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Stock index futures point to a higher open with risk appetite coming back amid talk of peak sanctions.
Nasdaq 100 futures (NDX:IND) +2% are doing the best with all the megacap stocks above 2% in premarket trading. S&P (SPX) +1.5% and Dow (INDU) +1.4% futures are also higher.
Rates continue to climb, with the 10-year Treasury yield up 3 basis points to 1.9% and the 2-year up 2 basis points to 1.65%, back to levels of late 2019.
“The fascinating running theme is how quickly the world is moving towards alienating Russia,” Deutsche Bank’s Jim Reid wrote. “10 days ago when the west imposed the huge sanctions, it felt like they’d moved towards the maximum end of what people expected. However now it feels like European public opinion is building towards completely cutting off the Russian energy supply.”
“There are still big differences of opinion here amongst countries so this won’t be easy but pressure is building. Don’t be surprised if Russia moves first though if the direction of travel looks inevitable.”
Oil prices are lower, with WTI below $120 per barrel.
“There is a big difference between the current shock and prior shocks,” Standard Chartered strategist Steve Englander said. “The COVID and 2008-09 shocks led to lower demand, commodity prices, inflation and interest rates, at least initially. The current shock acts directly to raise commodity prices and inflation.”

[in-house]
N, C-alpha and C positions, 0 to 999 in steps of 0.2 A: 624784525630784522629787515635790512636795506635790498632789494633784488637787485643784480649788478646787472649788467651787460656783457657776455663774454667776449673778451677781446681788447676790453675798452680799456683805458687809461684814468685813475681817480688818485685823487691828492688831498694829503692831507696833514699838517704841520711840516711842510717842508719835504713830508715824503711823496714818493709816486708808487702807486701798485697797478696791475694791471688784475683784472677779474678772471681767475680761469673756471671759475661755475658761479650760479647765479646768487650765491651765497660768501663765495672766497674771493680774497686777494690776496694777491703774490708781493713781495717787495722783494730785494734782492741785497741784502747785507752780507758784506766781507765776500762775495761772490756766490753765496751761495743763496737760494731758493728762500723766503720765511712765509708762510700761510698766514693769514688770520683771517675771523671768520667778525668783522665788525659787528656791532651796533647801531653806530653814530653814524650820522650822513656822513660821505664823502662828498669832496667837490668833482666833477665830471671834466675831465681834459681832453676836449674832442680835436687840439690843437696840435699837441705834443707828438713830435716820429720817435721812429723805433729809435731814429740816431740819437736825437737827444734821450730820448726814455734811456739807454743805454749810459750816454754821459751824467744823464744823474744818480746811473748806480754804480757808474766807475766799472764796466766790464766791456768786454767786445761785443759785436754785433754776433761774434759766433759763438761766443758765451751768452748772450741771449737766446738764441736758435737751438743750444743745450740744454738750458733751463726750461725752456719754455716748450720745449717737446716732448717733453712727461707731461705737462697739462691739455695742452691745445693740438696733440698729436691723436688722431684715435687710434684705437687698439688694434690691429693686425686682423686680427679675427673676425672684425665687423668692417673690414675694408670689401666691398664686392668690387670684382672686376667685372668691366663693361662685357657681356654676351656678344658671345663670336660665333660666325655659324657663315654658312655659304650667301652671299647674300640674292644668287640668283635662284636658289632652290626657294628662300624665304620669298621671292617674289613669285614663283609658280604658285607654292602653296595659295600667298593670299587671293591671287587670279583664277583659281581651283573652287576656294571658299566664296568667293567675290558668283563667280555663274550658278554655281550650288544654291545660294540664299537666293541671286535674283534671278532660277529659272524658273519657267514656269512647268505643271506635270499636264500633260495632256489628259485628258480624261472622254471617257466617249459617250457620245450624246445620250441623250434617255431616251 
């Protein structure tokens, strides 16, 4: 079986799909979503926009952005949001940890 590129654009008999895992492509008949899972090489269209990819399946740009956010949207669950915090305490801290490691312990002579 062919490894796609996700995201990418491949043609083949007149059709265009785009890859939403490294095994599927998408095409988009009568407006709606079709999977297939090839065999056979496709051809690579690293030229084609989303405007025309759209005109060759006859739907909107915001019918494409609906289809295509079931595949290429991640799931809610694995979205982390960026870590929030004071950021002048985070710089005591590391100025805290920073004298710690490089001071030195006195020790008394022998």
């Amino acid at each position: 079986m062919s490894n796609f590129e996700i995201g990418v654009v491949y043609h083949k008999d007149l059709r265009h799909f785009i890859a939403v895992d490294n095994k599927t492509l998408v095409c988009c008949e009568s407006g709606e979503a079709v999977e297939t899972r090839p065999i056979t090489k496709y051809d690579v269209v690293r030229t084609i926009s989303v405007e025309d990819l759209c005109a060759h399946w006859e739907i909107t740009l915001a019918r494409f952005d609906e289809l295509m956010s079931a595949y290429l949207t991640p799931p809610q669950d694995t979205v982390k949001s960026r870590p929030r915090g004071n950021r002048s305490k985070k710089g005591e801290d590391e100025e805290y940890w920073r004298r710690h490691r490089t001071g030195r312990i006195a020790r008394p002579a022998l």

“Central banks are more likely to raise than cut rates; this benefits commodity exporters and is a disadvantage to low-yielding, commodity-importing safe havens,” he added. “High-beta commodity exporters could still be vulnerable if higher commodity prices led to broad risk-off sentiment and slower global growth or if central banks were to tighten sharply in response to inflation risks. However, this is not our short-term base-case view.”
On the economic front, the January JOLTS report arrives shortly after the start of trading.
And crypto is rallying, with bitcoin up 8% after the inadvertent release of a coming executive order.